The mayor said, "there's nothing we can do to undo the tragedy for the family, but we've just got to get guns out of the hands of kids and of the people who should not have them."
Flatbush is a place where many people distrust the police, and gun violence is part of everyday life, some residents say.
"As a black man growing up in Flatbush, you just expect to be harassed by the cops, pulled over, arrested and now just straight up killed," said Shanduke McPhatter, a 35-year-old former gang member who works with young men in the neighborhood. "That's what's happening out here. And kids are doing it to themselves to -- they doing the crime, too -- and you got cops who don't live here coming in here so hard, too hard. That's how we got a situation like Kimani Gray."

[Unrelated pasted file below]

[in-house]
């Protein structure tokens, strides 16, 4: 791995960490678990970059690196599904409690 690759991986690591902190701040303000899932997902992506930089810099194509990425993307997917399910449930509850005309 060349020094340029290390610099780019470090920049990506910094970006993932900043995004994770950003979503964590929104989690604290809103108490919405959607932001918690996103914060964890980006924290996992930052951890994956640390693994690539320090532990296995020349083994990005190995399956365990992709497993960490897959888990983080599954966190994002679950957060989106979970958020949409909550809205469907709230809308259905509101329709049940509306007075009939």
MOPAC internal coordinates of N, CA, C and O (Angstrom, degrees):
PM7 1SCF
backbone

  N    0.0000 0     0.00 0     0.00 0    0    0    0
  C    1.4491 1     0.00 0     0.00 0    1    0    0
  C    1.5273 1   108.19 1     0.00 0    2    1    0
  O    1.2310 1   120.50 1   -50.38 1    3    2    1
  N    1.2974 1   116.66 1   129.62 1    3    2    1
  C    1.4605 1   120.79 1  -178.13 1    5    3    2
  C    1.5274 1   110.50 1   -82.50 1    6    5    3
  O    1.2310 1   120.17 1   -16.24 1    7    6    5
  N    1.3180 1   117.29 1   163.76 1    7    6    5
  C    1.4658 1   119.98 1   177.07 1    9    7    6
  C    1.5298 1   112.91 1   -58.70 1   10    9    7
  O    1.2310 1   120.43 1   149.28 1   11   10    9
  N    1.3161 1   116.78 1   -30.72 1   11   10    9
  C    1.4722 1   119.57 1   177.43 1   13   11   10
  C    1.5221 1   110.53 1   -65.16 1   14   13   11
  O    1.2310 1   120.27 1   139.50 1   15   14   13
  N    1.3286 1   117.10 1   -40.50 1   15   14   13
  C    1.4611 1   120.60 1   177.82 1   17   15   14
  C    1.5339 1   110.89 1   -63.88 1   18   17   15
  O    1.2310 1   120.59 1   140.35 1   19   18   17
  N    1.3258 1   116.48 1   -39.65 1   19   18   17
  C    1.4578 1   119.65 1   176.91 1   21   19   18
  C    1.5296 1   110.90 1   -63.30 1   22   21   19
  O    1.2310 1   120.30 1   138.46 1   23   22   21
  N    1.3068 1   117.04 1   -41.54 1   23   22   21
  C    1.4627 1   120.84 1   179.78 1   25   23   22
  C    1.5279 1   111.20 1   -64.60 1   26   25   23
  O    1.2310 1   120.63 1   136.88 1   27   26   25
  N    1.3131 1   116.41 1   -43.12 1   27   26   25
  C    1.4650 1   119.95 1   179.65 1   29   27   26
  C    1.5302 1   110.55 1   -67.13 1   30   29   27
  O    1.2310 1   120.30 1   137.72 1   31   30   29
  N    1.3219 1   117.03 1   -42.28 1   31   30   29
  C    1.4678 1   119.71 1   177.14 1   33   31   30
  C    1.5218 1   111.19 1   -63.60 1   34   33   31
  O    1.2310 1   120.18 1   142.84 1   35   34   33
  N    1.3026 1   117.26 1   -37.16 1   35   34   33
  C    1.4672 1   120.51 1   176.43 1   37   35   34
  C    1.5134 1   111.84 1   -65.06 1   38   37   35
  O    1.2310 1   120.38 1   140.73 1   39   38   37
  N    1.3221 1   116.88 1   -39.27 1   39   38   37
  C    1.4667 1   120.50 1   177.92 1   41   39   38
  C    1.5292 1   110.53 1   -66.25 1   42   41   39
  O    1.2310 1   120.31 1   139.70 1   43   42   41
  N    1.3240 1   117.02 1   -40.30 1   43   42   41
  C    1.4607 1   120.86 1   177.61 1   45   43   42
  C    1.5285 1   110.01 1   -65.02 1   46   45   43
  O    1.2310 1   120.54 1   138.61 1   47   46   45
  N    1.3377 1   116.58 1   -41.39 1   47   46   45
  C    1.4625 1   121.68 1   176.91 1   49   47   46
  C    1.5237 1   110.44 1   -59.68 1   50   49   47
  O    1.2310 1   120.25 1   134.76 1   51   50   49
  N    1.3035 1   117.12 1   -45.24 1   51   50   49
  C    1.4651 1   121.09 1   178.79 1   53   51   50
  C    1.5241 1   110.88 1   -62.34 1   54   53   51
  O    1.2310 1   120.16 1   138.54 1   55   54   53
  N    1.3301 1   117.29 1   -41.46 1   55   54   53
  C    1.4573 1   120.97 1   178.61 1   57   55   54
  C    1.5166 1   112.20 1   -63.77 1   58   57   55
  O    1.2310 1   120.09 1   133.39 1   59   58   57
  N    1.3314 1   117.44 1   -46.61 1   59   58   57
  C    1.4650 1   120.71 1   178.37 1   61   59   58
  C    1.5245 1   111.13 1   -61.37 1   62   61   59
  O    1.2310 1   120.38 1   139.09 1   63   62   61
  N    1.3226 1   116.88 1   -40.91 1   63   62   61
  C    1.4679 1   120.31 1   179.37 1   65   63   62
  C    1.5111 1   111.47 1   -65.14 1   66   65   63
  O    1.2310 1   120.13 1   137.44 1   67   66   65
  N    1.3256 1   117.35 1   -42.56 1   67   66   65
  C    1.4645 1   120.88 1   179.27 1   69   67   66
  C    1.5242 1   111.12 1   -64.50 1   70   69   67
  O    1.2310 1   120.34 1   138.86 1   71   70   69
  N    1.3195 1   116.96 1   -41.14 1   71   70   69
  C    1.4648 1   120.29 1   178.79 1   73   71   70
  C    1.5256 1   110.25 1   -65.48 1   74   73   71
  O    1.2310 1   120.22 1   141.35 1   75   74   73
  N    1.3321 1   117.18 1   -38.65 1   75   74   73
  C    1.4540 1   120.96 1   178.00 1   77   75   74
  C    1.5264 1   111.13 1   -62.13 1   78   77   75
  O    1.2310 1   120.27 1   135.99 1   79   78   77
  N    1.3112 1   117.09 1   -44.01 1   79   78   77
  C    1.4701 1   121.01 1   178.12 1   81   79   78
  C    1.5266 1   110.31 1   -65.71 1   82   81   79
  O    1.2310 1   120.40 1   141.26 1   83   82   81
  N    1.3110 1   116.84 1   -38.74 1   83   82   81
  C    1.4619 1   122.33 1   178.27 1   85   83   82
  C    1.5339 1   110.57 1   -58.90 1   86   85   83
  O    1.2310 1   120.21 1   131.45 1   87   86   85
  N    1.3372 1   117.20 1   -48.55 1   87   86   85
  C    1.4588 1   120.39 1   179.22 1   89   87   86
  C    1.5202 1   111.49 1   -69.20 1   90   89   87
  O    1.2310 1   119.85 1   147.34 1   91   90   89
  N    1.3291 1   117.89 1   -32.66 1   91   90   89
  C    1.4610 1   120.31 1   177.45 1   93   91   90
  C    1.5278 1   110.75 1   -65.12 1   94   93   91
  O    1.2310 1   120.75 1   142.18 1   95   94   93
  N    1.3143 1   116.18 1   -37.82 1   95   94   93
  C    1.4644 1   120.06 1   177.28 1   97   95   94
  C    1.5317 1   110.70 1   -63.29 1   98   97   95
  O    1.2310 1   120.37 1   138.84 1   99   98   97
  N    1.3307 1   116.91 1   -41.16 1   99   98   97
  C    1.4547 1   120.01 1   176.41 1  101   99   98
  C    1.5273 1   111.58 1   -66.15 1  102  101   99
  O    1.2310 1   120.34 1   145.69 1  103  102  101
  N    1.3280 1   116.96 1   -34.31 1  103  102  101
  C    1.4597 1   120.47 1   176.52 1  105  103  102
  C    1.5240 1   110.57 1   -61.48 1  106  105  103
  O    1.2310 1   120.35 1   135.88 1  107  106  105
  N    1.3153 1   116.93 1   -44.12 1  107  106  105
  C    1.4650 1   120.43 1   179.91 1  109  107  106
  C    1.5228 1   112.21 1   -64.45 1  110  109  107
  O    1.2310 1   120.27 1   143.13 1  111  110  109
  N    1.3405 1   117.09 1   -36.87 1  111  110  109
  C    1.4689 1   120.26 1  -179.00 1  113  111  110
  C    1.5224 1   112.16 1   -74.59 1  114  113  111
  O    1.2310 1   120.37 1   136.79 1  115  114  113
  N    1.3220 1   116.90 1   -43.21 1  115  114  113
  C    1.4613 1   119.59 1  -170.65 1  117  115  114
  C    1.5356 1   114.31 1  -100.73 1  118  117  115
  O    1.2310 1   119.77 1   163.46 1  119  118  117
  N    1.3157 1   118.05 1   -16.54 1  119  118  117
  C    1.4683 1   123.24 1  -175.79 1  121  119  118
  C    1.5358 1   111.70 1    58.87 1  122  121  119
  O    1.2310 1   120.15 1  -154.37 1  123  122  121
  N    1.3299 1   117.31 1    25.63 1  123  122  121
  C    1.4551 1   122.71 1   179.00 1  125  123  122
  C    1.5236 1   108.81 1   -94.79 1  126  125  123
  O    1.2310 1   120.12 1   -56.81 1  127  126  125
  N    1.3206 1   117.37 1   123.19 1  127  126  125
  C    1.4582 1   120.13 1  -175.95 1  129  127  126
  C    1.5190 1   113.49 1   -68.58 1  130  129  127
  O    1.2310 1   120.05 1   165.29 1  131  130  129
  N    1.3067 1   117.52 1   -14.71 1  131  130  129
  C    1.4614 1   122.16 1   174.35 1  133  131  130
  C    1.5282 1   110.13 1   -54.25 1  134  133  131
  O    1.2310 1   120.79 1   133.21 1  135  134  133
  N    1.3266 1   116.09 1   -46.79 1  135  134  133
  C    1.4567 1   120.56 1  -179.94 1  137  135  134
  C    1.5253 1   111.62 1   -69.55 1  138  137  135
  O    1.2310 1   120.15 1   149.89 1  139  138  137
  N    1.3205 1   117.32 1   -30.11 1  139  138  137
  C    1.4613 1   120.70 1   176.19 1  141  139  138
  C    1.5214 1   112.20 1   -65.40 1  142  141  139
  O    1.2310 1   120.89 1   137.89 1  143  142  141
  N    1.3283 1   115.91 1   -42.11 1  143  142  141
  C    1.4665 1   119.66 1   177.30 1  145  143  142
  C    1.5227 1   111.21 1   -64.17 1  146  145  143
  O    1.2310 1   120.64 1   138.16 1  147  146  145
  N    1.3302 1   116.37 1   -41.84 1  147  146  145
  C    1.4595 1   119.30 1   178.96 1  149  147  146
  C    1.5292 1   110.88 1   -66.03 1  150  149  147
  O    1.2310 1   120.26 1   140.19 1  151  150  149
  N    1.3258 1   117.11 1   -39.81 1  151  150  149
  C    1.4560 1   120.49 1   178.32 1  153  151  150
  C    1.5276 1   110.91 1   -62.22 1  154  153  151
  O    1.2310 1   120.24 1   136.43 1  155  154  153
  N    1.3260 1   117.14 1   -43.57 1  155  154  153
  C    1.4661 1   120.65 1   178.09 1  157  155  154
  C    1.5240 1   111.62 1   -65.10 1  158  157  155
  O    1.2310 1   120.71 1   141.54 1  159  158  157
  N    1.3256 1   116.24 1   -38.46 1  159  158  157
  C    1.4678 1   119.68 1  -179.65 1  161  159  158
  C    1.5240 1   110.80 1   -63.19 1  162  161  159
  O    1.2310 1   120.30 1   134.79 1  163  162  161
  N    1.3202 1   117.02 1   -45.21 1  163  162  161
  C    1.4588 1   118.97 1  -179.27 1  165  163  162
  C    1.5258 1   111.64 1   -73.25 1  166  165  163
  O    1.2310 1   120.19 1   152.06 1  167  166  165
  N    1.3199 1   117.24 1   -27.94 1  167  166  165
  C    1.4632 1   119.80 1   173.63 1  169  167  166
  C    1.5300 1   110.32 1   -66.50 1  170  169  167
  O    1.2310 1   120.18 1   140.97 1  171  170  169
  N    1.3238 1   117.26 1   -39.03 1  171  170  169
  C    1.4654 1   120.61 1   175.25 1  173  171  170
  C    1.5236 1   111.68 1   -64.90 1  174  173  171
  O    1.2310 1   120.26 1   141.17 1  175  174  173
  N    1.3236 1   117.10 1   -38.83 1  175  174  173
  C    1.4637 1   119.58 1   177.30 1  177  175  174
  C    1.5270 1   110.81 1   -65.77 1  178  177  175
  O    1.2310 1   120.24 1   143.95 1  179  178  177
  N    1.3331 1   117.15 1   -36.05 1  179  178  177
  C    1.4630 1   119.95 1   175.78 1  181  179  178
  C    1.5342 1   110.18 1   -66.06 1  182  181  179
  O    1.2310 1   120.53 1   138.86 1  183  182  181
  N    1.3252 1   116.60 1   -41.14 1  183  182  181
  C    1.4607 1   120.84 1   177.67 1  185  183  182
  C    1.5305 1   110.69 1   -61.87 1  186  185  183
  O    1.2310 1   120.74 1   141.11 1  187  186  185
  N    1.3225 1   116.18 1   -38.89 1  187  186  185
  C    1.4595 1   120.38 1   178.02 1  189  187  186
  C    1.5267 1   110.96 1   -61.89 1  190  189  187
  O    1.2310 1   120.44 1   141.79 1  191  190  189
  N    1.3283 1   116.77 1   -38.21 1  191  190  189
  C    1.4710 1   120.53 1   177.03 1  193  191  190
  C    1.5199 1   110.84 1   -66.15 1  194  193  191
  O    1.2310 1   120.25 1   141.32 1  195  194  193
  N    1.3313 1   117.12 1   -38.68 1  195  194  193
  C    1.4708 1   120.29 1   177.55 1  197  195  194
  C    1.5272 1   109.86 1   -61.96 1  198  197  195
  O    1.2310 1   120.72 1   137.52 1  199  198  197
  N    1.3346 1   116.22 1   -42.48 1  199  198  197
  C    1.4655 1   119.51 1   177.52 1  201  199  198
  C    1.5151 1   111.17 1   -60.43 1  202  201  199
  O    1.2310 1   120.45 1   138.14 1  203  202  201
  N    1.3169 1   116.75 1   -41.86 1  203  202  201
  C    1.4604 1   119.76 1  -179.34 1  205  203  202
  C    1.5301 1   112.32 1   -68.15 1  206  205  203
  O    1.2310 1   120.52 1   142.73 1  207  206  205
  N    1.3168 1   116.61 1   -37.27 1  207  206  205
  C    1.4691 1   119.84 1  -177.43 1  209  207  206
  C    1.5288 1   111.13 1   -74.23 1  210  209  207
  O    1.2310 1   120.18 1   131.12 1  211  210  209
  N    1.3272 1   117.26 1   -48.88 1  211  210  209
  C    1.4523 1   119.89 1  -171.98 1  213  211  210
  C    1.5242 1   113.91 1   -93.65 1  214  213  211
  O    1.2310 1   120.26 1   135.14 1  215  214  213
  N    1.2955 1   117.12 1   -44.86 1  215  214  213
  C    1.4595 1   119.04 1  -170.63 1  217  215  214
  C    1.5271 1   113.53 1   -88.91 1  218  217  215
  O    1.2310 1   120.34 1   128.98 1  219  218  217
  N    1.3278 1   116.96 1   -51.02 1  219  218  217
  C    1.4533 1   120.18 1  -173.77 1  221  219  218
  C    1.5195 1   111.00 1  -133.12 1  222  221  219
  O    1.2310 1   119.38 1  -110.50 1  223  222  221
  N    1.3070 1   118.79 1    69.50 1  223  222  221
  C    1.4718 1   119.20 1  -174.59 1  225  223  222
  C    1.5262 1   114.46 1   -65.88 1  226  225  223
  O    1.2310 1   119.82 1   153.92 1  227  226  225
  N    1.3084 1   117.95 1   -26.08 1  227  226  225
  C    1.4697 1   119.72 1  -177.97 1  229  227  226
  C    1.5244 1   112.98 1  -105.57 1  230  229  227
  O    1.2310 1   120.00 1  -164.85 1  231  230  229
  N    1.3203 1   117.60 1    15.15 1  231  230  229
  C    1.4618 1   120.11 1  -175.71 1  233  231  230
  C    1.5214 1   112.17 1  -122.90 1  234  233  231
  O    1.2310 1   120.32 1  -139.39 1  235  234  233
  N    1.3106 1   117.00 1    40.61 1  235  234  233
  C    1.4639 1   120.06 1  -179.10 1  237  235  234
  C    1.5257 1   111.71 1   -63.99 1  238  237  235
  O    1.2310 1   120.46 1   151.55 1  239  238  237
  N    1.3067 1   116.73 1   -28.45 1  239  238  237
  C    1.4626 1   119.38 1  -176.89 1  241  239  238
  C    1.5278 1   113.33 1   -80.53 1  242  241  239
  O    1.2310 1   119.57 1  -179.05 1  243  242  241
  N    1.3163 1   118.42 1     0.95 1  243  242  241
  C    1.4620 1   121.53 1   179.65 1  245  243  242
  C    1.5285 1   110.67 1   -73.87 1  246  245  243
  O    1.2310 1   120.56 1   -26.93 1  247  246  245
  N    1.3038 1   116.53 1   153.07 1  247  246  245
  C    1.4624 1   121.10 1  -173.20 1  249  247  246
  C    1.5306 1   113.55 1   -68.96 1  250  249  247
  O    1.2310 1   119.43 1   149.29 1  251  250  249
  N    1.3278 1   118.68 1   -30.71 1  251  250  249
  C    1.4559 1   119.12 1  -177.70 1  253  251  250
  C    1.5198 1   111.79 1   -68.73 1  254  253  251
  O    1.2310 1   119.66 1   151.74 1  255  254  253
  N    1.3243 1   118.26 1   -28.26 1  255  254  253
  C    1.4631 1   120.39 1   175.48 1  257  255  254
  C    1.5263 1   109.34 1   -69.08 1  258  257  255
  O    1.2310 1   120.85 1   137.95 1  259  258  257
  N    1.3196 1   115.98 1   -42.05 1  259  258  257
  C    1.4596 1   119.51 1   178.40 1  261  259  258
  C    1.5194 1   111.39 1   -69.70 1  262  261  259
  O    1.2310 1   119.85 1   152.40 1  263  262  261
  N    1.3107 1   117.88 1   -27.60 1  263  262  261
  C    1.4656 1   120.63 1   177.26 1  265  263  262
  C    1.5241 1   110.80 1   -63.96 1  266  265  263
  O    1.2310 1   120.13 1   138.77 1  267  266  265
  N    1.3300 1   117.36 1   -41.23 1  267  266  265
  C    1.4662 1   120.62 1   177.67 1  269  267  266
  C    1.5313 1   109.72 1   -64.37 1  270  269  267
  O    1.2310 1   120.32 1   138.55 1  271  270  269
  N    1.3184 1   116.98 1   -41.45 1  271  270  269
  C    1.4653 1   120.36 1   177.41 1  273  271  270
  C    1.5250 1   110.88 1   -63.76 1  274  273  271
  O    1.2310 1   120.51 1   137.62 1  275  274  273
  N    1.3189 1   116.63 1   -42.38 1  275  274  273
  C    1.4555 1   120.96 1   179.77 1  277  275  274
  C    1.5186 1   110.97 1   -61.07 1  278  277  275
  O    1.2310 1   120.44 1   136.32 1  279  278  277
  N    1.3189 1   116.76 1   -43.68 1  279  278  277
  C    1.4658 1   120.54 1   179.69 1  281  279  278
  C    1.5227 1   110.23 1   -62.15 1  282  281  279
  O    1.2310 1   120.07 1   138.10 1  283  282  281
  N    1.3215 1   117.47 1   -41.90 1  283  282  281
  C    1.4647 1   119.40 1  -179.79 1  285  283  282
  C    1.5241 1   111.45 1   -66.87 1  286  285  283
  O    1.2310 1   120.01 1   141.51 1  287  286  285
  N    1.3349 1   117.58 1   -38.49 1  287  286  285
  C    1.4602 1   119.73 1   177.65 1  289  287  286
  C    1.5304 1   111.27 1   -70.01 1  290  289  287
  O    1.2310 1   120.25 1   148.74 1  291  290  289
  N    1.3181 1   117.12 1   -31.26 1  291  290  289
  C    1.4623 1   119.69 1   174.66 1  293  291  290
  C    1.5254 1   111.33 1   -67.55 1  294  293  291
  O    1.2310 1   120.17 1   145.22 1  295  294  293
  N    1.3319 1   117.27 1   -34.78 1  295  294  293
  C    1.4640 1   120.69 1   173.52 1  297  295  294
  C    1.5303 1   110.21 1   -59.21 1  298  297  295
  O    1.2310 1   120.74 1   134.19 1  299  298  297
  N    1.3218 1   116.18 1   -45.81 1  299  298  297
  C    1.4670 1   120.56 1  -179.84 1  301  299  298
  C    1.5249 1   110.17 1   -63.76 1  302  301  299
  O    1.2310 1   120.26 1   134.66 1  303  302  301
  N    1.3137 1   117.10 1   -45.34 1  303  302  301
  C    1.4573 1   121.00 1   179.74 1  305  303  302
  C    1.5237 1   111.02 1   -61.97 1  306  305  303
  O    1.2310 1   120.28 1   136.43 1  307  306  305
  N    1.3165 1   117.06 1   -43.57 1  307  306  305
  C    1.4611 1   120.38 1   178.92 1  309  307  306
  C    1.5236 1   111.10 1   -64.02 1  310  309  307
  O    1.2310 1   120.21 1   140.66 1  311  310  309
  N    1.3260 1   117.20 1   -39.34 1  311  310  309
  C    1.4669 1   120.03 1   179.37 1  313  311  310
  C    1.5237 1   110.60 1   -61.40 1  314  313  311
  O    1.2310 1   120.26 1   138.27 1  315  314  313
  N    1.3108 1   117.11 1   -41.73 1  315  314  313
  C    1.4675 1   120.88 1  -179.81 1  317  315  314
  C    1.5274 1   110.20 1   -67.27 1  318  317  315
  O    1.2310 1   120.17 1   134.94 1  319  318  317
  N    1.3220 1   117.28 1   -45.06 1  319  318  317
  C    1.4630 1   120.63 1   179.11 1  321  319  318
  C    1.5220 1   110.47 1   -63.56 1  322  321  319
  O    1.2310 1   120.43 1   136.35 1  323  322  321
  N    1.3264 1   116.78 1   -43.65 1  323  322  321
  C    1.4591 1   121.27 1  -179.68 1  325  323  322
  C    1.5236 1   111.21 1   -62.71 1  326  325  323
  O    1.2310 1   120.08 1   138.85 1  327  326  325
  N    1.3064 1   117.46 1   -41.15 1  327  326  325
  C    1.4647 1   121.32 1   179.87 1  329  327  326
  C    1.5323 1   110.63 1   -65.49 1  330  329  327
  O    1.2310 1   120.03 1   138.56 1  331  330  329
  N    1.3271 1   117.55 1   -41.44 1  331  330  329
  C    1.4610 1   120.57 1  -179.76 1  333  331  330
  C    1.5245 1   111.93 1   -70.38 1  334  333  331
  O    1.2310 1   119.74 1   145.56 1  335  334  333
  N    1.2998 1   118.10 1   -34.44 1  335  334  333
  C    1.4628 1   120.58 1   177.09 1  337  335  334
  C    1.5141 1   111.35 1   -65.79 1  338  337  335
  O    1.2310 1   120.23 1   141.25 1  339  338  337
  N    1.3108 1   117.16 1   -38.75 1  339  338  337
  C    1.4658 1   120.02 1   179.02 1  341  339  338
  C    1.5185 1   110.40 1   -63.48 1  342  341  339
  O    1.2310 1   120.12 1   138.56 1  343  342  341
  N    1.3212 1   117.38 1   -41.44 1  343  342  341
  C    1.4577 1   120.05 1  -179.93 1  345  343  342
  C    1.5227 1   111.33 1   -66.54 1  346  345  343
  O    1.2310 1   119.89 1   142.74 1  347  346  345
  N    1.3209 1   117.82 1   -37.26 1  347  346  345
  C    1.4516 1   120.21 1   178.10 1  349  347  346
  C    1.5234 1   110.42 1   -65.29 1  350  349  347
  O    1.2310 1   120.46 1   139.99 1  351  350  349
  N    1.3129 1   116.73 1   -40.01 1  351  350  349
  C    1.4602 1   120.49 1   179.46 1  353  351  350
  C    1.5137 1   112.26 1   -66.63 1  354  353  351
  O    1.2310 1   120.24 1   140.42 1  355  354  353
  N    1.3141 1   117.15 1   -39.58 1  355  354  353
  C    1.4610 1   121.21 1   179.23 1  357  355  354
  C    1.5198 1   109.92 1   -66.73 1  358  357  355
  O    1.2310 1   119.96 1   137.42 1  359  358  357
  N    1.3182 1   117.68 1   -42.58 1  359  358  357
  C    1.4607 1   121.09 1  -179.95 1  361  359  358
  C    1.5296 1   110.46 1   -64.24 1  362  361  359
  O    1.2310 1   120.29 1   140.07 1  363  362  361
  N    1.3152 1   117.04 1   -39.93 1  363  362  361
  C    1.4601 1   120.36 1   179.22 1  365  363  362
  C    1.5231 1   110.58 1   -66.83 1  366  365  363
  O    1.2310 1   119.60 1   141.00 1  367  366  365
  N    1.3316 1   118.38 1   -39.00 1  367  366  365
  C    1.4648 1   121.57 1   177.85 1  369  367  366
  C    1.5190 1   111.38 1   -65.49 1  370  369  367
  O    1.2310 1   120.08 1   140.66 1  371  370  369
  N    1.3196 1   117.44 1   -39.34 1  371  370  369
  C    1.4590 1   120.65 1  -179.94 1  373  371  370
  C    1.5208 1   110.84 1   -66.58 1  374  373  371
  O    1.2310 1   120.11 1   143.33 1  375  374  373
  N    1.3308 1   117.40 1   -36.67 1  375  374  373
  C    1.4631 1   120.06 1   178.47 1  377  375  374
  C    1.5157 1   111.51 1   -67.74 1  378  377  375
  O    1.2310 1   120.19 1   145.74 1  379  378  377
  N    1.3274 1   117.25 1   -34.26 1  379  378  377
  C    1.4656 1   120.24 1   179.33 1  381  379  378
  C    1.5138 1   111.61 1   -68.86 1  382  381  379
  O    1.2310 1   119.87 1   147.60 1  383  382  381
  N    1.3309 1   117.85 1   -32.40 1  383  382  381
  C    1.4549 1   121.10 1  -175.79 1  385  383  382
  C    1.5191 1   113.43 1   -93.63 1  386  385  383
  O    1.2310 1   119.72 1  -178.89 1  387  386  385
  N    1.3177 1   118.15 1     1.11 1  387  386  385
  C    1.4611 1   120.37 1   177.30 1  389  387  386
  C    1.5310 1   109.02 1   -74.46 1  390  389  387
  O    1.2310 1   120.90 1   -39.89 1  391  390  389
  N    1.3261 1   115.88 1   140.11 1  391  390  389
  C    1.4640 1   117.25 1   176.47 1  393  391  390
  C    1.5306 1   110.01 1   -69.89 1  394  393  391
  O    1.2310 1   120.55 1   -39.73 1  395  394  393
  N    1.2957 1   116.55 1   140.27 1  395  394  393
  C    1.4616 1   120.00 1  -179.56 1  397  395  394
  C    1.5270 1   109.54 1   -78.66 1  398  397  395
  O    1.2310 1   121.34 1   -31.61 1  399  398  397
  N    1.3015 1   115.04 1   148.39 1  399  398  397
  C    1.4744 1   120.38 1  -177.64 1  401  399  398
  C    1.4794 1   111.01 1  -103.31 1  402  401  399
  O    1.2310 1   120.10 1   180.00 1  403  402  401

The violence over Gray's death will eventually subside, but the intense distrust of police will rear itself again violently soon enough in Flatbush, said Lumumba Akinwole-Bandele, a senior organizer with the NAACP.
A Brooklyn resident for 41 years, he and McPhatter told CNN there are big problems to address.
"There are no community centers here," McPhatter said. "That has to change. You have to be here and get involved.
"And for the cops, they just need to take that badge away and talk, talk to us like human beings. We're asking them to do that, and we've gotta open up and talk to them. We have to do our part, too. Otherwise, this is just going to keep happening."